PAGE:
They purified themselves, and were purified by the ceremonial washings as well. When they were prepared, God presented them before the Lord.
Numbers 8:22 “And after that went the Levites in to do their service in the tabernacle of the congregation before Aaron, and before his sons: as the LORD had commanded Moses concerning the Levites, so did they unto them.”
Into the court of the tabernacle, being at the door of it when the above rites and ceremonies of their consecration were performed.
“To do their service in the tabernacle of the congregation, before Aaron and his sons”: In their presence, and by their order, as they should direct them.
“As the Lord had commanded Moses, so did they unto them”: Aaron and his sons did to the then present Levites according to the command of God by Moses. They exactly observed every detail of it, and complied with it. And this the sons of Aaron did continually to the sons of the Levites, as Aben Ezra remarks. In all succeeding ages; when the Levites were consecrated to their service. The same things were done unto them that are here ordered.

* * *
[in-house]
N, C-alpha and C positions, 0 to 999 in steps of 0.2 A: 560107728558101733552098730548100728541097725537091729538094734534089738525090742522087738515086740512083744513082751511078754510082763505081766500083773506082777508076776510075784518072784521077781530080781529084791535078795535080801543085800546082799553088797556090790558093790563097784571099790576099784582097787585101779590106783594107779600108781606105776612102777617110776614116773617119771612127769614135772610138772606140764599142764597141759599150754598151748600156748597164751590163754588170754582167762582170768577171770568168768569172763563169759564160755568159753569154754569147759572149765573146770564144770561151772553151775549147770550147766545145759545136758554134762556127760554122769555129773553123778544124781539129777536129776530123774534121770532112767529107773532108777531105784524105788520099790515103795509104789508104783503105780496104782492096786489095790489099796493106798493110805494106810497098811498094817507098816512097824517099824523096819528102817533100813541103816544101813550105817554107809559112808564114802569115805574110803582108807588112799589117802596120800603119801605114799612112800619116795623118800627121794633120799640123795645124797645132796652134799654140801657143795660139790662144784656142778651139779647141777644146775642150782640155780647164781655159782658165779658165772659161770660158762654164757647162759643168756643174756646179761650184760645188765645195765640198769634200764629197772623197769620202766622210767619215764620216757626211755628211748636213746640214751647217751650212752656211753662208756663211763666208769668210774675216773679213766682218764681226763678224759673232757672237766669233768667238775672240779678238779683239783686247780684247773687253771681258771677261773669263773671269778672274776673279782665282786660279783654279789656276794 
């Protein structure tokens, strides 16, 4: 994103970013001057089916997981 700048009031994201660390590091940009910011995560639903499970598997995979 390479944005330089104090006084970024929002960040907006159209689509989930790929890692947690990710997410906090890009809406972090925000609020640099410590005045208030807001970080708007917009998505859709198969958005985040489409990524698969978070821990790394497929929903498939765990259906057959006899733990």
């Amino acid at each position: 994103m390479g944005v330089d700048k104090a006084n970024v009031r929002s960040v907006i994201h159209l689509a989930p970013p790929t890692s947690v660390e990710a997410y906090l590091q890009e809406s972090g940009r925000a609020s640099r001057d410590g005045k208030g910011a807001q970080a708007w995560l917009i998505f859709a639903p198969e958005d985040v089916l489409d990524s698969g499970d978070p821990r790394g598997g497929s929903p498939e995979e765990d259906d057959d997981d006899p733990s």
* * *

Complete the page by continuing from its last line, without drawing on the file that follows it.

The Levites had different jobs to do. This just means they reported to Aaron, to perform the tasks God had set out for them to do.
Verses 23-26: The Levites began serving in the tabernacle at age 25, but not until age 30 were they allowed to carry the tabernacle (4:3). The five years of service probably prepared them for the task, similar to a mentoring period. The age was lowered to 20 during the time of David (1 Chron. 23:25).
Numbers 8:23 “And the LORD spake unto Moses, saying,”
We are being reminded that these are not Moses’ wishes, but are orders spoken to Moses by the LORD. At the same time, he gave the instructions about the consecration of the Levites. The time of their entrance on their service, and of leaving it, was fixed.